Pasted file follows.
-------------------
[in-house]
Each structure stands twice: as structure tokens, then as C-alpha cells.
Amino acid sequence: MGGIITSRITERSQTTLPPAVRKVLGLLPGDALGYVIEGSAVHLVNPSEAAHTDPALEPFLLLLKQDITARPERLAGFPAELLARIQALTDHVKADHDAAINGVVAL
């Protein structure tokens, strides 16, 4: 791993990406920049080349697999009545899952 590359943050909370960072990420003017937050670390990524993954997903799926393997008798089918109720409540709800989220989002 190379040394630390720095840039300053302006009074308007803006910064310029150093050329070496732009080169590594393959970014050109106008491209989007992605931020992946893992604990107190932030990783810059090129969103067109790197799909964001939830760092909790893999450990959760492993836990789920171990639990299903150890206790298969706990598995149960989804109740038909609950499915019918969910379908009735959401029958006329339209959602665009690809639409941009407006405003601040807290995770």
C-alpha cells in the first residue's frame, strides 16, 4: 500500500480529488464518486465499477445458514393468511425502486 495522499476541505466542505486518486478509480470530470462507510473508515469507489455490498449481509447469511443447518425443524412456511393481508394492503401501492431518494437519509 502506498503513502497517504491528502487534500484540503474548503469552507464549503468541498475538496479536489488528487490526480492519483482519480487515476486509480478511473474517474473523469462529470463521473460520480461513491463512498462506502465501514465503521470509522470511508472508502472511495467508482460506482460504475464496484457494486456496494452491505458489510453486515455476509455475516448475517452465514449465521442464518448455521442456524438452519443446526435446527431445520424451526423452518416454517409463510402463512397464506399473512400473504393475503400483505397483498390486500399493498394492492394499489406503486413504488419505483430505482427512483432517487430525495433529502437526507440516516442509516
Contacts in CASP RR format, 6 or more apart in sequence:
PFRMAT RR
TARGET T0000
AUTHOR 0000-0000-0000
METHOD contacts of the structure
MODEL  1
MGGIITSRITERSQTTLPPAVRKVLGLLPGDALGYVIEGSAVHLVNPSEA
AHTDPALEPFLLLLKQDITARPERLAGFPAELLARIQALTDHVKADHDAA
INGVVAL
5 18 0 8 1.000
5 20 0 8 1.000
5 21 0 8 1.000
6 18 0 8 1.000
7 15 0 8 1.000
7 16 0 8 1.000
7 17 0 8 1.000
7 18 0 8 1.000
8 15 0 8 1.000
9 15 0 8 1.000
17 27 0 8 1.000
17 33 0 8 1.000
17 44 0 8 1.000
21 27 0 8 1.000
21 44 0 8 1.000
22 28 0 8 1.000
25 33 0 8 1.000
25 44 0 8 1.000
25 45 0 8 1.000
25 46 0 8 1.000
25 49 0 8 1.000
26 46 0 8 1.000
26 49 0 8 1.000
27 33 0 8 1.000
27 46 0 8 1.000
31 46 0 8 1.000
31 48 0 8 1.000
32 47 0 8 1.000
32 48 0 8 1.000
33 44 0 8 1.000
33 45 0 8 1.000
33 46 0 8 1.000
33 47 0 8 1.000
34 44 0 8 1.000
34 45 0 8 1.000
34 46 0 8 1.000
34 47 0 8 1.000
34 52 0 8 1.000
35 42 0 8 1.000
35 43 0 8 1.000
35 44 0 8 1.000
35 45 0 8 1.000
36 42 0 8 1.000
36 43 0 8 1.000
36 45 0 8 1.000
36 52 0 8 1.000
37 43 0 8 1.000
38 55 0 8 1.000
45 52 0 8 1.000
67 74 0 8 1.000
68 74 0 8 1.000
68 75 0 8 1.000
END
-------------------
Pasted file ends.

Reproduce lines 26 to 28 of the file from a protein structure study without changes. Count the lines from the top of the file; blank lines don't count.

17 33 0 8 1.000
17 44 0 8 1.000
21 27 0 8 1.000